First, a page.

USA Today posted a video on Twitter attempting to describe the AR-15 used in the Texas Church Shooting. Included in video were #PossibleModifications which quickly became a trending hashtag of parodies. What about the video inspired this flood of parodies? #ChainsawBayonet which also became a popular hashtag. Here is the tweet that started it all:
— USA TODAY (@USATODAY) November 8, 2017
Yes, there is a chainsaw accessory that can be attached to the picatinny rail of an AR-15. Until now, it was more of a novelty item known almost exclusive to zombie genre firearms buffs. However, like the controversy surrounding bump fire stocks, the “fear factor” behind its inclusion in the USA Today post has already launched the chainsaw bayonet into mainstream high demand.
Anti-gun media scare tactics routinely spur sales of firearms and firearm accessories. President Obama was revered among many in the firearms industry as Firearms Salesman of the Year. Possibly Salesman of the Decade since his regular calls for more gun control resulted in record firearms sales throughout his presidency.
If you are a Twitter user, search #PossibleModifications hashtag and you’ll find a ton of parody AR-15 accessories. Here’s just a few of my favorites:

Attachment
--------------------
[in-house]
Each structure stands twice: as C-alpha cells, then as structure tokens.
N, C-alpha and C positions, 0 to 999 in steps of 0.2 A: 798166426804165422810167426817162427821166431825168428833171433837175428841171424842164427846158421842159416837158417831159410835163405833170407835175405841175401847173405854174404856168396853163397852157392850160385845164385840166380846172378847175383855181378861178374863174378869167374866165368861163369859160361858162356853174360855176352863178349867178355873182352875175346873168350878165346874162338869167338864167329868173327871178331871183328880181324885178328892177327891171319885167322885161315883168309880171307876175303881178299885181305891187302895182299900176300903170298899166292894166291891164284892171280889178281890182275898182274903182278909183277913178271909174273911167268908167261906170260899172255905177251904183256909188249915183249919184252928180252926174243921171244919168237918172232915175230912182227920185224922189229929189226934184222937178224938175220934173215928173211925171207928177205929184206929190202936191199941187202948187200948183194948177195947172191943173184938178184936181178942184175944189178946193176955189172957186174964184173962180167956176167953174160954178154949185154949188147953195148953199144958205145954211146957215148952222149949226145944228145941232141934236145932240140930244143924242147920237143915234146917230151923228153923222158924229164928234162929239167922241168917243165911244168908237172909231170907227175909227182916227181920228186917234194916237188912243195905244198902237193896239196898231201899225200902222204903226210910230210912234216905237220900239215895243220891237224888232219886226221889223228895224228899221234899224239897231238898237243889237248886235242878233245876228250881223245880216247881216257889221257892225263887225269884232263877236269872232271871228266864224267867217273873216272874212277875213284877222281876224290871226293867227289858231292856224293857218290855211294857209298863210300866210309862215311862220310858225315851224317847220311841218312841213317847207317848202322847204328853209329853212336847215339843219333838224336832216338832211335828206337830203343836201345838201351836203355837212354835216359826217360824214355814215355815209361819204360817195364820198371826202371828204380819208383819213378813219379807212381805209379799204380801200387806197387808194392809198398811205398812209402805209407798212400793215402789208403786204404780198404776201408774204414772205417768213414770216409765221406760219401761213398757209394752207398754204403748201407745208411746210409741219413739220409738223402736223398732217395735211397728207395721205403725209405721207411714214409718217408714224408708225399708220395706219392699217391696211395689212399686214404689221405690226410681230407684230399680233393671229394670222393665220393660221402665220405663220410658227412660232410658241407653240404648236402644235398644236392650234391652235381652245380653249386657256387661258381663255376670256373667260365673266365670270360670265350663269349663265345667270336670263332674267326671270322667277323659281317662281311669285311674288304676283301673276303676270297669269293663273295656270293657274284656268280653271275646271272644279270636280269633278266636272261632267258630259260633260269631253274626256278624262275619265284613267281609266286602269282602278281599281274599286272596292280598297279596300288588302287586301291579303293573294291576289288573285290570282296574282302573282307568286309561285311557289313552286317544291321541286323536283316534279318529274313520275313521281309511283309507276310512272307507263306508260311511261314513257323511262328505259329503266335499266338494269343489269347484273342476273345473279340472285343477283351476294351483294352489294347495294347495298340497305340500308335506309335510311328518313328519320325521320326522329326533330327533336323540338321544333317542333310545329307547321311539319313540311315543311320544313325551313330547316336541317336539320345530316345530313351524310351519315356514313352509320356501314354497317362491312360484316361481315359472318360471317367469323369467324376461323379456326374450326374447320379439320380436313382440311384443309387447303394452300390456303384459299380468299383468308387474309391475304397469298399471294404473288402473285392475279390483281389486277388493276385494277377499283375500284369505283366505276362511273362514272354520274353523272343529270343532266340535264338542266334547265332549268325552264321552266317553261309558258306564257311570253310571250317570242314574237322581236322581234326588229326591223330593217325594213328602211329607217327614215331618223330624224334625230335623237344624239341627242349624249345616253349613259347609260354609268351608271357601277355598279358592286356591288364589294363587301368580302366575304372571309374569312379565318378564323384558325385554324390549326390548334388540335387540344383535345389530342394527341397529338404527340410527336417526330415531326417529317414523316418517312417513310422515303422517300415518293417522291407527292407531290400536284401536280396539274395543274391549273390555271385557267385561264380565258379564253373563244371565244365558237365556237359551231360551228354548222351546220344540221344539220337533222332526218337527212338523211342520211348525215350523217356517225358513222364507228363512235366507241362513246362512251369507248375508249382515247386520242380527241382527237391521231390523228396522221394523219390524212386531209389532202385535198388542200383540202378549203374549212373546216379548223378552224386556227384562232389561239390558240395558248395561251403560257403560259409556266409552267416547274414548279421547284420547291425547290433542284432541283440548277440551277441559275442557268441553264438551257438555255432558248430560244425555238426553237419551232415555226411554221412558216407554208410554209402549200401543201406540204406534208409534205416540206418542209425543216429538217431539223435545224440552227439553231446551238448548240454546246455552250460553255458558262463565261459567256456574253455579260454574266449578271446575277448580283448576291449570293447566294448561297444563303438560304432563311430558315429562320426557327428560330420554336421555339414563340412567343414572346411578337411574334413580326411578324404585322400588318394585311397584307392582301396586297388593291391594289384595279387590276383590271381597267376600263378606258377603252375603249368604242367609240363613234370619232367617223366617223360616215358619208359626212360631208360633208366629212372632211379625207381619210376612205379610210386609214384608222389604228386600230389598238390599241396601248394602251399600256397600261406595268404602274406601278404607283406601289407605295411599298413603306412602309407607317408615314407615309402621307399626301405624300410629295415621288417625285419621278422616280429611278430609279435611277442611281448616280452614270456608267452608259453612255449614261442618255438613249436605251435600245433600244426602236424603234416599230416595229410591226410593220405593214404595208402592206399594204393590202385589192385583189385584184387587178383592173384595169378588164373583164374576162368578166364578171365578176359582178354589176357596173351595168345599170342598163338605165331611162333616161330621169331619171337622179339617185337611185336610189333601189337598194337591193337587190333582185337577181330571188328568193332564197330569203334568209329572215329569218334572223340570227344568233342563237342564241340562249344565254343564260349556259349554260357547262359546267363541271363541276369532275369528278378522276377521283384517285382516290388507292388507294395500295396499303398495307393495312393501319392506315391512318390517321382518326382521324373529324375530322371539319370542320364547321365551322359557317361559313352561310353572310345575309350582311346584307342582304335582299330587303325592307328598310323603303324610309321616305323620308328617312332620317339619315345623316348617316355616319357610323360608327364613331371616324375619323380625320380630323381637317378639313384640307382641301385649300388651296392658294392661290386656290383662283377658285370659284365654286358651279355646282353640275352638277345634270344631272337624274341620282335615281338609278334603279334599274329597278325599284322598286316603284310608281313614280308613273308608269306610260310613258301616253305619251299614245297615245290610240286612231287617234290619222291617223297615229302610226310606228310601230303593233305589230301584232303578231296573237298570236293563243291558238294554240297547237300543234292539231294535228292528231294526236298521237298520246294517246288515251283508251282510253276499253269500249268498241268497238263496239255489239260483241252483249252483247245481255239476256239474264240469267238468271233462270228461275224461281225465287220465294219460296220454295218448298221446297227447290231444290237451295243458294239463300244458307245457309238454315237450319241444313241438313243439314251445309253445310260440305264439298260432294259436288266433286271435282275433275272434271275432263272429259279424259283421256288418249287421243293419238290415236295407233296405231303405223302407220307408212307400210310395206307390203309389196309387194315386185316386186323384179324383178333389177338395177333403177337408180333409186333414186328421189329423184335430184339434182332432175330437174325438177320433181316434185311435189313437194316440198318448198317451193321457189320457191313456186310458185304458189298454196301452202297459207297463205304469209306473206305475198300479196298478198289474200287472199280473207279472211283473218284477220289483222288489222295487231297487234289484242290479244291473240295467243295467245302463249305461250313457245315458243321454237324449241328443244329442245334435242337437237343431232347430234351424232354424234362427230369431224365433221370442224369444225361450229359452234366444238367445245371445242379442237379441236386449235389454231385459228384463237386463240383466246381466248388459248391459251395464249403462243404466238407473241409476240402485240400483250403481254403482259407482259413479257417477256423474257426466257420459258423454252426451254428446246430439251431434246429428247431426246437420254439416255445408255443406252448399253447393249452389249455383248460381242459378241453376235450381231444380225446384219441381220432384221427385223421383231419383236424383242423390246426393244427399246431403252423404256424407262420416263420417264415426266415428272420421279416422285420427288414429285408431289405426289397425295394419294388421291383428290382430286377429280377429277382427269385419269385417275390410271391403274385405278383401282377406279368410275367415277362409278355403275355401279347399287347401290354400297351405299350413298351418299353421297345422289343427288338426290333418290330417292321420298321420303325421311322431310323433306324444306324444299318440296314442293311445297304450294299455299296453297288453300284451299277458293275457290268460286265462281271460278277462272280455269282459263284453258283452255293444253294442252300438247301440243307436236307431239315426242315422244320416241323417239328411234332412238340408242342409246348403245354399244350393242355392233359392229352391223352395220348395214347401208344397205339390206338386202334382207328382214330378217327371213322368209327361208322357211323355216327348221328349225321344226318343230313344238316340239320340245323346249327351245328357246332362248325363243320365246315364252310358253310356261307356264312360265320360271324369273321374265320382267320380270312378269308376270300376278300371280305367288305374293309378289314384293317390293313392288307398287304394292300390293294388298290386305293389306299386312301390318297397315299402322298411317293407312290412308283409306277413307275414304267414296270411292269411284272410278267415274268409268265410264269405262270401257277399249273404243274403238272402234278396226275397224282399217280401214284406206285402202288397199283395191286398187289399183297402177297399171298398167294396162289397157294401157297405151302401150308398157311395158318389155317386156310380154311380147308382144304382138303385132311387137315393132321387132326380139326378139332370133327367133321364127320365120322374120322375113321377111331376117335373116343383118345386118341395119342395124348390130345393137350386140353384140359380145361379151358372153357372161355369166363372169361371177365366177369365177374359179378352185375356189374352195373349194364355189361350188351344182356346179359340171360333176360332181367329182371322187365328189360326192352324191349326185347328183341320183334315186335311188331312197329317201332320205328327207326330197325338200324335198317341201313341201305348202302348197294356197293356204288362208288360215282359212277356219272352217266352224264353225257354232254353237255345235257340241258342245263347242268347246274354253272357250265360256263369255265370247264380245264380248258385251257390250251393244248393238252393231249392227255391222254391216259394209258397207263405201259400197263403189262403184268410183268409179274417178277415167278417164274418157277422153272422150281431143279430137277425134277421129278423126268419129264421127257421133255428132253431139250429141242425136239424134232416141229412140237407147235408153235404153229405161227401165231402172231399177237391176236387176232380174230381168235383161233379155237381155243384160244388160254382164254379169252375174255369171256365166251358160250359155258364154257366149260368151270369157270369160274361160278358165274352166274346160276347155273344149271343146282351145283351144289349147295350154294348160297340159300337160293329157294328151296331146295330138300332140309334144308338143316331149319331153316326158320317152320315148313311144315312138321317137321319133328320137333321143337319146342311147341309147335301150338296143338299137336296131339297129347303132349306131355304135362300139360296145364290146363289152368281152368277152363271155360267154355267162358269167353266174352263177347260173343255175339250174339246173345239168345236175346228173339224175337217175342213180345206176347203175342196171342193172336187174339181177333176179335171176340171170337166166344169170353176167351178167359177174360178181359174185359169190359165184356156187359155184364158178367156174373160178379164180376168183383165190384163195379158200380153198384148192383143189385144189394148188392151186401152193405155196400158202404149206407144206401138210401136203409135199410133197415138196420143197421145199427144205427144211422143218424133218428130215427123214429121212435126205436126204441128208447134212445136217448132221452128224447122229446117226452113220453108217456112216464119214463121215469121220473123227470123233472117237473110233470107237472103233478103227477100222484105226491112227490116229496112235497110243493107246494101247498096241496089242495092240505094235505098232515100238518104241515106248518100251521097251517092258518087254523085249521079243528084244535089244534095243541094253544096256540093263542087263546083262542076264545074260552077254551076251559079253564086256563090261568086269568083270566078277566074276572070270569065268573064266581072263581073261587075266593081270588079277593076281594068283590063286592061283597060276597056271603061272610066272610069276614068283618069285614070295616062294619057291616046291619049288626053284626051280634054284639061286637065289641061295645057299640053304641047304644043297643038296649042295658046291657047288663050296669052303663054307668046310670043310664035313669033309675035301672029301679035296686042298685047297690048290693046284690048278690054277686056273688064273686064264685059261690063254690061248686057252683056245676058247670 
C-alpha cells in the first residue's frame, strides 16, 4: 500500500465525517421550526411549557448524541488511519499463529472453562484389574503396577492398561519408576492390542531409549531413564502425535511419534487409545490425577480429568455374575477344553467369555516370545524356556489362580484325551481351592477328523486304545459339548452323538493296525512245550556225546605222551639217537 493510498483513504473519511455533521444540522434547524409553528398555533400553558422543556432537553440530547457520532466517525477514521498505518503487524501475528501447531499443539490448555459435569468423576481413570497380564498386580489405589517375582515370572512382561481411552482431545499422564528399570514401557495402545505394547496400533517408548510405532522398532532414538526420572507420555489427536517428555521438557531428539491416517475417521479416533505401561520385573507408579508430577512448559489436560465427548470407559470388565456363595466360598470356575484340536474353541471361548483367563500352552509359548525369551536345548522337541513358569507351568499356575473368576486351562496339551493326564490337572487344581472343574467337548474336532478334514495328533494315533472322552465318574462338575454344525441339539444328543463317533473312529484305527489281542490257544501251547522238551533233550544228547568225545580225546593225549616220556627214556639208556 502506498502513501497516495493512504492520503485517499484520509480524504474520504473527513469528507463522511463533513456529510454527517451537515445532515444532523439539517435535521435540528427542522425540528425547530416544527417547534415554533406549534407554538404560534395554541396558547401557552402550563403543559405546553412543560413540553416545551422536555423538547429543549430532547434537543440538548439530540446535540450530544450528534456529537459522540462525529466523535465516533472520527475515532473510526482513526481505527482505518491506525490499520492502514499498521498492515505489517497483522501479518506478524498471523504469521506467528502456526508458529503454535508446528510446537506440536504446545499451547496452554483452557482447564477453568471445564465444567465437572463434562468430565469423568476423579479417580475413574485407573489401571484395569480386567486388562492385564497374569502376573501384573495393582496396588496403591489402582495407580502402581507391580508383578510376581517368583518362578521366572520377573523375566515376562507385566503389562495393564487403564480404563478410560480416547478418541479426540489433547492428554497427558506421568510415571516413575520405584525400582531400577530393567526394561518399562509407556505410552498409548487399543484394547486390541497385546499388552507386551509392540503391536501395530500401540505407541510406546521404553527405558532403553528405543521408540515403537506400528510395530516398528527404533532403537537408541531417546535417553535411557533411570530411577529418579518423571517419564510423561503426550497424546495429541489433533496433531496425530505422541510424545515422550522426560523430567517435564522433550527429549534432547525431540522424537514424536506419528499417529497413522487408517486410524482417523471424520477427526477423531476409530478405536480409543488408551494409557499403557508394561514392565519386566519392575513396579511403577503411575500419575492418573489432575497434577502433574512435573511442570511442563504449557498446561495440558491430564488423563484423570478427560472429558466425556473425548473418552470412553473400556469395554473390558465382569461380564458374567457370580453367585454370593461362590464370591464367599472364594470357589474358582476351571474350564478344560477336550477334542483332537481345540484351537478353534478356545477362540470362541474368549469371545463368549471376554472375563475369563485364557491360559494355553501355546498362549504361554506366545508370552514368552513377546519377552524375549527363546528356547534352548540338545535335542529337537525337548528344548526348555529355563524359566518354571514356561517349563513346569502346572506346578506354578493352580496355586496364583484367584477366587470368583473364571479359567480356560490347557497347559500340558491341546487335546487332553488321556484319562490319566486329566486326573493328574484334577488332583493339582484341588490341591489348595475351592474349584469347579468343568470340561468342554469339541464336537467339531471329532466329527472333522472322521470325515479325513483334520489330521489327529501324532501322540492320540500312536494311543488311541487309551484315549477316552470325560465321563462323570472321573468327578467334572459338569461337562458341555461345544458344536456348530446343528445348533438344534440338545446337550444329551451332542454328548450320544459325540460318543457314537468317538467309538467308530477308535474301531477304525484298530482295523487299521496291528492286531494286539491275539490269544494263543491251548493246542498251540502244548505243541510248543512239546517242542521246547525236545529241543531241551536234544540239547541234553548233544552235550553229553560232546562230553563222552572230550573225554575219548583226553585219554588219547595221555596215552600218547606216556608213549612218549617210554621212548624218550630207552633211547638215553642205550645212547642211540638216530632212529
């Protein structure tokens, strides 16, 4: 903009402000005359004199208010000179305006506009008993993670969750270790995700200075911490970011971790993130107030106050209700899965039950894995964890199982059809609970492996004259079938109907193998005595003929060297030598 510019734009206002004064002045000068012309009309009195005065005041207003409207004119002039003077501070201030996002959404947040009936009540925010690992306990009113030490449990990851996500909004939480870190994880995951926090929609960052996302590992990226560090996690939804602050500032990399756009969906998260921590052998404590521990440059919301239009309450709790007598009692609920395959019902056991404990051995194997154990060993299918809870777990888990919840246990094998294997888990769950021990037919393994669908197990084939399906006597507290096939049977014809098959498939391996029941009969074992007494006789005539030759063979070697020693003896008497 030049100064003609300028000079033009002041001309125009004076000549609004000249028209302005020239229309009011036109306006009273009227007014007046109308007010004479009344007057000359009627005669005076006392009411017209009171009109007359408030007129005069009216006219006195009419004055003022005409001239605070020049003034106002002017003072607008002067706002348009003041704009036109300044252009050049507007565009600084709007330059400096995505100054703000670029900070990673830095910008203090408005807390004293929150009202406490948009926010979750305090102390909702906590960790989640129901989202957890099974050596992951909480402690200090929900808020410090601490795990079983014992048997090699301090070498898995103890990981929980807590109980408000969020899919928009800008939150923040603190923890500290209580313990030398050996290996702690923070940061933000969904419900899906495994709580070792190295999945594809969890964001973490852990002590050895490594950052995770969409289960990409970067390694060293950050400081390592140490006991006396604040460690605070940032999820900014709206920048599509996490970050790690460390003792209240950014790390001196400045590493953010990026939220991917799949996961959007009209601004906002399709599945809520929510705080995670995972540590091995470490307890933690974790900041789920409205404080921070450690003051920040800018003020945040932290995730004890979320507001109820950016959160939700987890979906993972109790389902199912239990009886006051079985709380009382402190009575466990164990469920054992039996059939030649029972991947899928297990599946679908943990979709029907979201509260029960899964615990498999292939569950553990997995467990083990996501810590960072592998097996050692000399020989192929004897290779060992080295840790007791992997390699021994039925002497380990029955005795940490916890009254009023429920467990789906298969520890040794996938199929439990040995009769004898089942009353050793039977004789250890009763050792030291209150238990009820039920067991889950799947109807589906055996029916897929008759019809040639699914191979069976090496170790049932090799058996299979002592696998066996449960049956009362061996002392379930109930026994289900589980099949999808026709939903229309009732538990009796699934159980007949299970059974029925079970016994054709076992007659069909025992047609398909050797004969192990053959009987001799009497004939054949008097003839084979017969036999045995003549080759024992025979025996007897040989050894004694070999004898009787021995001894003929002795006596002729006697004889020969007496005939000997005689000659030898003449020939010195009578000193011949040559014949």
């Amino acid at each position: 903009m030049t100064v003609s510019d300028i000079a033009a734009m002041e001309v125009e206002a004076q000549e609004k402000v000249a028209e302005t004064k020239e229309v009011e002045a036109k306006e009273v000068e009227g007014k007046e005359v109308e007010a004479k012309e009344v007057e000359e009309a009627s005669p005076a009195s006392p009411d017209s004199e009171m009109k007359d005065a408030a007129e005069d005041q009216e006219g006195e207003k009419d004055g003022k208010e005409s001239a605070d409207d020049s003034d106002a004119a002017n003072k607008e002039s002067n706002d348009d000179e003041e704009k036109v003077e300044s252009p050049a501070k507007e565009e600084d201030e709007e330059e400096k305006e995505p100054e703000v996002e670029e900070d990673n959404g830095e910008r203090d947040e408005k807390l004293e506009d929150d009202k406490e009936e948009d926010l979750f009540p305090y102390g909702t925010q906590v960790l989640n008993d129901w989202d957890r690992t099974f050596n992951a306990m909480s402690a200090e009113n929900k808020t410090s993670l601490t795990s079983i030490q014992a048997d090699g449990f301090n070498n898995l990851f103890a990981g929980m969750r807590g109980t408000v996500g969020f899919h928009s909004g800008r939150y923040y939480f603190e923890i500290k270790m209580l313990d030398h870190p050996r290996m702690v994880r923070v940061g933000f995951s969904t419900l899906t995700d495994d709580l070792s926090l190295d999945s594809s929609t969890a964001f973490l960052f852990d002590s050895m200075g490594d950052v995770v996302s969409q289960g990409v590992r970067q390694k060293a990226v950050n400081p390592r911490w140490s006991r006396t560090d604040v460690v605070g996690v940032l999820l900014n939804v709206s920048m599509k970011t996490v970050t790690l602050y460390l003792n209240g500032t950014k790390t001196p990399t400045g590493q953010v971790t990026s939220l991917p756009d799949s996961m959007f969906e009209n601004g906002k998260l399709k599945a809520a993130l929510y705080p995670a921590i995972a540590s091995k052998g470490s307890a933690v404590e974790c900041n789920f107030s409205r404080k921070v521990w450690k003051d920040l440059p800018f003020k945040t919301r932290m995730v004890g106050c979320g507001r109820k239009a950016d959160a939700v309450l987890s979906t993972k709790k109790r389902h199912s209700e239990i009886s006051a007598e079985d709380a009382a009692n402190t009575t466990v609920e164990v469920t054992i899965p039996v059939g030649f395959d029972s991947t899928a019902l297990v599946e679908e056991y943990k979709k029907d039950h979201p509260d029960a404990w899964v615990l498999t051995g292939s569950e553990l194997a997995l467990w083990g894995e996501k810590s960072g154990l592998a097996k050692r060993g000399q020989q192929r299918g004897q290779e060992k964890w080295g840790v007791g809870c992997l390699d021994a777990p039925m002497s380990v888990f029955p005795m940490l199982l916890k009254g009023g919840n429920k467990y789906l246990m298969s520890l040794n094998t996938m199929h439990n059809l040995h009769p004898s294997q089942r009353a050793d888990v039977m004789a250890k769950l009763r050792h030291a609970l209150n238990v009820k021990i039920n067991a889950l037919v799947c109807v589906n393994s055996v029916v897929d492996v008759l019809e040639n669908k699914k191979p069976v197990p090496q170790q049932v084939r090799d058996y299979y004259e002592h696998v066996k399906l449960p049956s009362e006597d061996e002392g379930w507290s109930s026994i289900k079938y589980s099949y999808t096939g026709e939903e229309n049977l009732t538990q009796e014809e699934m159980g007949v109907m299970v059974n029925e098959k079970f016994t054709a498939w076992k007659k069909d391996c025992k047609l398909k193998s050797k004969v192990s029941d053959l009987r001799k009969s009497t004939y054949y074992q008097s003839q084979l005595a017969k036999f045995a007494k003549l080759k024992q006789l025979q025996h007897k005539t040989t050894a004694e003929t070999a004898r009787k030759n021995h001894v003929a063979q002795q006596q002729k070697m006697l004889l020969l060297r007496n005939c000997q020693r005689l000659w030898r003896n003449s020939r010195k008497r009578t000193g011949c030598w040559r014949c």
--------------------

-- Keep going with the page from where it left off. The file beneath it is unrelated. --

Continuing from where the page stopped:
— Tub (@theyellowtub) November 9, 2017
A very rare " Illudium Q-36 Explosive Space Modulator" modification, aka "Illudium PU-36." Capable of destroying every person (and rabbit) on the planet with an intense laser followed by an earth-shattering kaboom.#PossibleModifications @USATODAY pic.twitter.com/YGafKTwG62
— gab.ai/DMartyr ن (@DMartyr) November 8, 2017
The Hillary Cough Suppressor pic.twitter.com/jcdfAbVAx3
— ☠Problematic AF™☠ (@EF517_V2) November 8, 2017
— MSG (@MSG_1_) November 9, 2017
Gotta love the internet, right? You just never know what will grab the internet’s attention and be the next big viral sensation.
Just to put this in perspective. This phenomenon began by USA Today including a rare and little known accessory in their presentation in order to up the “fear factor” in the wake of a deadly massacre. When they were called out for it, they posted a “clarification”:
The clarification only added fuel to the viral parody fire. On one hand, some might find it disgraceful that USA Today to use a tragedy in such a way. On the other hand, unforgiving social media has made a laughing stock of them in response. Some might find the levity distasteful, but in times of pain and suffering, sometimes a little levity can be therapeutic.
Let us know in the comments below, what you think of USA Today’s post and/or the reaction to it. Let me close by saying, as a Texan and as an American, the victims of that horrendous act are in my thoughts and prayers daily. My disdain for USA Today’s post and the humor I found in social media’s reaction to it in no way diminish my sorrow for the tragic loss that instigated all of the above.